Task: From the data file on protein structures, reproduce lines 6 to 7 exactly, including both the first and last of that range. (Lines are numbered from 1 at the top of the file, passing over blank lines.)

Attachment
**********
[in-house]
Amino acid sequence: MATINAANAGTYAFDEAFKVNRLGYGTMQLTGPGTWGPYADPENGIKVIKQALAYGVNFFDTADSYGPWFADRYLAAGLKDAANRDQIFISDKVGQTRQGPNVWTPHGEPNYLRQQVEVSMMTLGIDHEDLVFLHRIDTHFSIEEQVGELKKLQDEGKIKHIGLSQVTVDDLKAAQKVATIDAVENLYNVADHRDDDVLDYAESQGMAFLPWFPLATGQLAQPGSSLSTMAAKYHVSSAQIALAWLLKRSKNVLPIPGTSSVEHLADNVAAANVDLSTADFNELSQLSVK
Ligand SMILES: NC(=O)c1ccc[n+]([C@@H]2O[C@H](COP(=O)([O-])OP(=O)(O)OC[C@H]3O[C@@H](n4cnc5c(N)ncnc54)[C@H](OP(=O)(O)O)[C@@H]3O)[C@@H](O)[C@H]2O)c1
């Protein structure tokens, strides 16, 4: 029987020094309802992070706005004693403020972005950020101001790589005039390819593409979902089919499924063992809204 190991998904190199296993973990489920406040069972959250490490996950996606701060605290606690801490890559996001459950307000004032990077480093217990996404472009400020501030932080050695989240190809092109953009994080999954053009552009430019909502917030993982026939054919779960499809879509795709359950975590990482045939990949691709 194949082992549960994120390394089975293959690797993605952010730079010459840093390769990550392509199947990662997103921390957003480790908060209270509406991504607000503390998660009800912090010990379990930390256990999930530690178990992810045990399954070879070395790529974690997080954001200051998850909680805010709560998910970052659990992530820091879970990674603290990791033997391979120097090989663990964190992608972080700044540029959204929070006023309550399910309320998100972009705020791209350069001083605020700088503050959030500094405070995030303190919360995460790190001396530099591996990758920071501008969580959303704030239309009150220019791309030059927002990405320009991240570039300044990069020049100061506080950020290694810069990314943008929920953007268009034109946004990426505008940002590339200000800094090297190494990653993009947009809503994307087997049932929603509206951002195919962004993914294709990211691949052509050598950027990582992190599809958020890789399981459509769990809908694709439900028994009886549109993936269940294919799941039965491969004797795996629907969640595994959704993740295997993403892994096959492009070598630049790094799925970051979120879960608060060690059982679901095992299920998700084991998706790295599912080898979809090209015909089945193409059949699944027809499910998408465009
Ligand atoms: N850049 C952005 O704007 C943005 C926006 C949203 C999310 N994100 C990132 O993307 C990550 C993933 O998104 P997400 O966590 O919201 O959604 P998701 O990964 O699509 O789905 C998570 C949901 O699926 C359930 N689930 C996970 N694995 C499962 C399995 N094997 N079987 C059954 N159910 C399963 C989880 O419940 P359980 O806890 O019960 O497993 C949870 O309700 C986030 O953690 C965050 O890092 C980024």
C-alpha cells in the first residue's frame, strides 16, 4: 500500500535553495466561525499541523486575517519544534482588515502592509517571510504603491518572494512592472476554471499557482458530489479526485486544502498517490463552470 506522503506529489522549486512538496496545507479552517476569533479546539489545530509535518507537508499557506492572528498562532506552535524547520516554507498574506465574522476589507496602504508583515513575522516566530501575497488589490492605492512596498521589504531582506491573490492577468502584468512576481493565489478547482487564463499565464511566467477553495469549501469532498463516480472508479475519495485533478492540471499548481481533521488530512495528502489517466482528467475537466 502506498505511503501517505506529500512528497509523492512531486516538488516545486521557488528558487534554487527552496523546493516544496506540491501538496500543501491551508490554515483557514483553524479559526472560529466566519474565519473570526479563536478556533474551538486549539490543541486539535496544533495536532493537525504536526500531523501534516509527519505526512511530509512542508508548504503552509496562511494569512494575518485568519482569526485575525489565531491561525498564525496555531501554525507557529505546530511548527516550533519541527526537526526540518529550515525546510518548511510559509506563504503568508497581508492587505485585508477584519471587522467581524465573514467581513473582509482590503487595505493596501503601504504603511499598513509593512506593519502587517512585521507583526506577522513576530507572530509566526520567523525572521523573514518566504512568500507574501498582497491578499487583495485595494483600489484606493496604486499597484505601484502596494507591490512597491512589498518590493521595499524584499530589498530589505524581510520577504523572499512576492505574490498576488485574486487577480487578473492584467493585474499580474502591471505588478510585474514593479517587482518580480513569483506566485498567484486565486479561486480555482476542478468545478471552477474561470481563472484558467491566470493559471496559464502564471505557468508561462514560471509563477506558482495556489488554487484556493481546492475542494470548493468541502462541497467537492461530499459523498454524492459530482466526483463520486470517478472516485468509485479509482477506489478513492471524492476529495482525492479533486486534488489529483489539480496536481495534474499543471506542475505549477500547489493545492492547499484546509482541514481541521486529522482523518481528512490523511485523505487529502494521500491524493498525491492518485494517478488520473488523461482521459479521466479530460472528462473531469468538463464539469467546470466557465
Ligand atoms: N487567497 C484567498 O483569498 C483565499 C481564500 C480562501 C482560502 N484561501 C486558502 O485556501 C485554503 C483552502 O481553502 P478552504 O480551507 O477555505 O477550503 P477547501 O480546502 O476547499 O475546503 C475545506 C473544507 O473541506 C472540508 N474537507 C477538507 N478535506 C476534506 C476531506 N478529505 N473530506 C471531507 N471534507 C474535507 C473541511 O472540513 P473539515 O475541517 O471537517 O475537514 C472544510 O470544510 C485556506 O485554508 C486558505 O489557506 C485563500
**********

C-alpha cells in the first residue's frame, strides 16, 4: 500500500535553495466561525499541523486575517519544534482588515502592509517571510504603491518572494512592472476554471499557482458530489479526485486544502498517490463552470 506522503506529489522549486512538496496545507479552517476569533479546539489545530509535518507537508499557506492572528498562532506552535524547520516554507498574506465574522476589507496602504508583515513575522516566530501575497488589490492605492512596498521589504531582506491573490492577468502584468512576481493565489478547482487564463499565464511566467477553495469549501469532498463516480472508479475519495485533478492540471499548481481533521488530512495528502489517466482528467475537466 502506498505511503501517505506529500512528497509523492512531486516538488516545486521557488528558487534554487527552496523546493516544496506540491501538496500543501491551508490554515483557514483553524479559526472560529466566519474565519473570526479563536478556533474551538486549539490543541486539535496544533495536532493537525504536526500531523501534516509527519505526512511530509512542508508548504503552509496562511494569512494575518485568519482569526485575525489565531491561525498564525496555531501554525507557529505546530511548527516550533519541527526537526526540518529550515525546510518548511510559509506563504503568508497581508492587505485585508477584519471587522467581524465573514467581513473582509482590503487595505493596501503601504504603511499598513509593512506593519502587517512585521507583526506577522513576530507572530509566526520567523525572521523573514518566504512568500507574501498582497491578499487583495485595494483600489484606493496604486499597484505601484502596494507591490512597491512589498518590493521595499524584499530589498530589505524581510520577504523572499512576492505574490498576488485574486487577480487578473492584467493585474499580474502591471505588478510585474514593479517587482518580480513569483506566485498567484486565486479561486480555482476542478468545478471552477474561470481563472484558467491566470493559471496559464502564471505557468508561462514560471509563477506558482495556489488554487484556493481546492475542494470548493468541502462541497467537492461530499459523498454524492459530482466526483463520486470517478472516485468509485479509482477506489478513492471524492476529495482525492479533486486534488489529483489539480496536481495534474499543471506542475505549477500547489493545492492547499484546509482541514481541521486529522482523518481528512490523511485523505487529502494521500491524493498525491492518485494517478488520473488523461482521459479521466479530460472528462473531469468538463464539469467546470466557465
Ligand atoms: N487567497 C484567498 O483569498 C483565499 C481564500 C480562501 C482560502 N484561501 C486558502 O485556501 C485554503 C483552502 O481553502 P478552504 O480551507 O477555505 O477550503 P477547501 O480546502 O476547499 O475546503 C475545506 C473544507 O473541506 C472540508 N474537507 C477538507 N478535506 C476534506 C476531506 N478529505 N473530506 C471531507 N471534507 C474535507 C473541511 O472540513 P473539515 O475541517 O471537517 O475537514 C472544510 O470544510 C485556506 O485554508 C486558505 O489557506 C485563500